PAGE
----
A woman has been arrested after protesters stormed the federal Labor conference in Adelaide.
Climate change protesters have stormed the stage at Labor's national conference, leading to one woman being arrested for trespassing.
The group took to the stage as Bill Shorten started to speak to call for an end to Queensland's controversial Adani coal mine.
Some had to be dragged away by security, while Mr Shorten accepted a "stop Adani" flag from one protester.
The beginning of his speech at the conference in Adelaide on Sunday was delayed as the group, which also included refugee protesters, was cleared.
Mr Shorten then told the conference "the only people (the group) is helping is the current government".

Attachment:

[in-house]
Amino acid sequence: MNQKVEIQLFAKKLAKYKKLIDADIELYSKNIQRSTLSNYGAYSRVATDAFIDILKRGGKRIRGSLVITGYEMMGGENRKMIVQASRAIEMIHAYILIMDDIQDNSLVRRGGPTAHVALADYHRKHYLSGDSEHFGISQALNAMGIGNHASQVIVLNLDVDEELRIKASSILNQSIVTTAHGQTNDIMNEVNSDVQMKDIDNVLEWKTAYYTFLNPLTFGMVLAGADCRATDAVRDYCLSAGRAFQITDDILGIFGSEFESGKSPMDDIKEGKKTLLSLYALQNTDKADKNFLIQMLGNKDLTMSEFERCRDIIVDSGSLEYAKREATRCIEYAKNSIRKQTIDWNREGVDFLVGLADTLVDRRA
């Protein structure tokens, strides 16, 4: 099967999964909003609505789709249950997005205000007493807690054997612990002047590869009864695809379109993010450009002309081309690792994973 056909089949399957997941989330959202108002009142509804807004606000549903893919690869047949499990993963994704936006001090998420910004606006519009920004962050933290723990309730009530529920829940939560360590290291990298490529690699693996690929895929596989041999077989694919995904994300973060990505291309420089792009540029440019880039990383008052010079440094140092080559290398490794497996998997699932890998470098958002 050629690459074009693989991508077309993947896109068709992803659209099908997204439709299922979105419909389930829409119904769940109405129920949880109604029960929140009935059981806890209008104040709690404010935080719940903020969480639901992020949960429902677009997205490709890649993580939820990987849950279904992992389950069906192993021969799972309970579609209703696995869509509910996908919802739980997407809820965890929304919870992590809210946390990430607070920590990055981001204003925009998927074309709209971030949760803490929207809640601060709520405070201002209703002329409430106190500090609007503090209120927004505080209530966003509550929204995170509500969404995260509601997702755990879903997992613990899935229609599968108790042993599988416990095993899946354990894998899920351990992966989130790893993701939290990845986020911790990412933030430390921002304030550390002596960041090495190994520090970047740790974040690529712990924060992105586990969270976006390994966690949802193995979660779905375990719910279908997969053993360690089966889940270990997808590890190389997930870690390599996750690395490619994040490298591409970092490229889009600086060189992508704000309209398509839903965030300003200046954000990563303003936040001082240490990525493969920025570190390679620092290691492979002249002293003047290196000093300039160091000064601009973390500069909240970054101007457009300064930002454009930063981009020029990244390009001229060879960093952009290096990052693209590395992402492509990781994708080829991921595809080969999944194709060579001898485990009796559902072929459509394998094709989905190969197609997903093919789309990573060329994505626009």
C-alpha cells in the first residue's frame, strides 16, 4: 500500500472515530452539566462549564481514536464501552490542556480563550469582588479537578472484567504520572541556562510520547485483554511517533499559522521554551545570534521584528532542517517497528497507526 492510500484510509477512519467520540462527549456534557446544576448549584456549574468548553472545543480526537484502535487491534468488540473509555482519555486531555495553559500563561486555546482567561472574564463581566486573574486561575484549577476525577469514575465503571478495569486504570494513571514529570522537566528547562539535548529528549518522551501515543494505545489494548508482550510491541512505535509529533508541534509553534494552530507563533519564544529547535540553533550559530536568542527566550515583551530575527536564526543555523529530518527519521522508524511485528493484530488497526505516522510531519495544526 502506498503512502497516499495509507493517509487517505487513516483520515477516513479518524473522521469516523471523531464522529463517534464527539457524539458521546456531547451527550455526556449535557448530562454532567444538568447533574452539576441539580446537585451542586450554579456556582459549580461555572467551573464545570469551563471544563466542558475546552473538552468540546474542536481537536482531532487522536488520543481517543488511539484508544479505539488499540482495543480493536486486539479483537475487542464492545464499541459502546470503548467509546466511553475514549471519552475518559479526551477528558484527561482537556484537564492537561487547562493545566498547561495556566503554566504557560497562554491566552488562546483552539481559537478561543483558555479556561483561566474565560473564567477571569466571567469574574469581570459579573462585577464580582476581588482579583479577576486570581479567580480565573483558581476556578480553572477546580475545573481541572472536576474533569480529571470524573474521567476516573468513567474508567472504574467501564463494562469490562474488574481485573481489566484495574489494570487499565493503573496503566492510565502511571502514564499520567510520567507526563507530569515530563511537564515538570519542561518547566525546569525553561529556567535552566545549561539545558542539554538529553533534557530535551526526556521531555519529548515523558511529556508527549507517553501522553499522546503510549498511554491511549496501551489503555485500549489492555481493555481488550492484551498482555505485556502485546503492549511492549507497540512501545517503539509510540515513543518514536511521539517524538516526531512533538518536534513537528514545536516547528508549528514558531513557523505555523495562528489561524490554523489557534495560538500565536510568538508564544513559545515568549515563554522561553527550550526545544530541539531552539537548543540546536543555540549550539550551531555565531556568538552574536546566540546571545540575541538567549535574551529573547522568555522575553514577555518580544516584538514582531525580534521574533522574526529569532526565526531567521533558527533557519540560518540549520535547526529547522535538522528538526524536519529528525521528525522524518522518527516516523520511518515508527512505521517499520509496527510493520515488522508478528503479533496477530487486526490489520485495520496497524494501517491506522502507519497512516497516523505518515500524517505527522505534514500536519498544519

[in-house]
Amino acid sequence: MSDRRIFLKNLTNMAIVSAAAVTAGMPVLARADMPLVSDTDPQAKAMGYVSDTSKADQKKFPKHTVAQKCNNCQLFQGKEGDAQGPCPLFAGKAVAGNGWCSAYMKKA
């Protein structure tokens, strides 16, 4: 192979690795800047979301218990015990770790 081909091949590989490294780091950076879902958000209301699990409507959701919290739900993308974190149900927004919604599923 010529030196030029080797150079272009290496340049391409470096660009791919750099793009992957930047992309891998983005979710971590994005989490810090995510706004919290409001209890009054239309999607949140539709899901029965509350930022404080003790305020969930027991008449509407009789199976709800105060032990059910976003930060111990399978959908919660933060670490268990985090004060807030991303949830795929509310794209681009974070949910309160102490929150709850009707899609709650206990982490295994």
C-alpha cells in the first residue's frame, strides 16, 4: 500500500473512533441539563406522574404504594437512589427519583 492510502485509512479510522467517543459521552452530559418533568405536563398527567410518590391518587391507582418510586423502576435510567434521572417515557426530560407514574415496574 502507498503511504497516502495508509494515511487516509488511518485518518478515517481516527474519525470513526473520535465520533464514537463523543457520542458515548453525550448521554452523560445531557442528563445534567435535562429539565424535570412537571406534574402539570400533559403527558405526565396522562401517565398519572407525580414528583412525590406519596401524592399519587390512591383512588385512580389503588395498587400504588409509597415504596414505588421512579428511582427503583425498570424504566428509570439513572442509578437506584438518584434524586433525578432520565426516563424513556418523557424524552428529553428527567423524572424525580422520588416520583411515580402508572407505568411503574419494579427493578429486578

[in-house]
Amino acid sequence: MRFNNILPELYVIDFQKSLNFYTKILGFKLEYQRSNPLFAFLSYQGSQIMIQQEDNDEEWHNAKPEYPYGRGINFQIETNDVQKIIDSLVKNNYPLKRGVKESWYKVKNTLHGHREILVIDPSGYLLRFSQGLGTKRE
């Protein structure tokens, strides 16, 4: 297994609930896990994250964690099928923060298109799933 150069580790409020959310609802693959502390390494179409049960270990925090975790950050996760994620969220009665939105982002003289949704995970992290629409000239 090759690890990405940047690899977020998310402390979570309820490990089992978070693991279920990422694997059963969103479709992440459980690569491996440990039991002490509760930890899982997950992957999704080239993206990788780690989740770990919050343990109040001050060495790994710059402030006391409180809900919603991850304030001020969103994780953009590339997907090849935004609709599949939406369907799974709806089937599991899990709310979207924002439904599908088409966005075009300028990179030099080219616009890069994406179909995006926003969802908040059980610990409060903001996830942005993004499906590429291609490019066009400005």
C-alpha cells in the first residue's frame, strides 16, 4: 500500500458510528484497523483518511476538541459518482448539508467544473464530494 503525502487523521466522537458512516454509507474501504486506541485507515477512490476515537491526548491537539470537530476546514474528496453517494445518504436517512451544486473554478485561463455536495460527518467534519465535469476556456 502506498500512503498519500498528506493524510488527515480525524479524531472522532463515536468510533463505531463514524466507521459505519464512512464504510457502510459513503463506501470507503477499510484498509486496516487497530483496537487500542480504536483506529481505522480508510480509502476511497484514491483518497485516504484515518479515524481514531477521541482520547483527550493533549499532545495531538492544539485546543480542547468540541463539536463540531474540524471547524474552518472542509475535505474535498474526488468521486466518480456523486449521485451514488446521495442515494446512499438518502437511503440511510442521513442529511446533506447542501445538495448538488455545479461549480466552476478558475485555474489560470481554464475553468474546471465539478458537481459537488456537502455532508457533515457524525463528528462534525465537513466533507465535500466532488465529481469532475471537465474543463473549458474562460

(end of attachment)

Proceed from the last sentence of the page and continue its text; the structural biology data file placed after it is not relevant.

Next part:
"People have the right to protest but you have to ask yourself - when you see these protesters, who is the winners? It is the coalition," he said.
Isaac Astill, who handed the flag over to Mr Shorten, said 80 per cent of Labor supporters believe coal mines are no longer in the national interest.
"Australians are looking for political leaders who will stand up to the mining billionaires," he said.
"Yet Bill Shorten and the Labor Party still support Adani's mine, opening up one of the largest untapped coal reserves on Earth."
Donna Smit, another Adani protester, called on Labor to stop the mine.
"Adani are determined to dig their coal mine but we're more determined to stop it before the federal election," she said.
She said protesters will attend every community and press event during Labor's conference, which runs until Tuesday.
South Australia Police later confirmed one woman was arrested for trespassing.
Adani has announced it plans to start work on the mine before Christmas.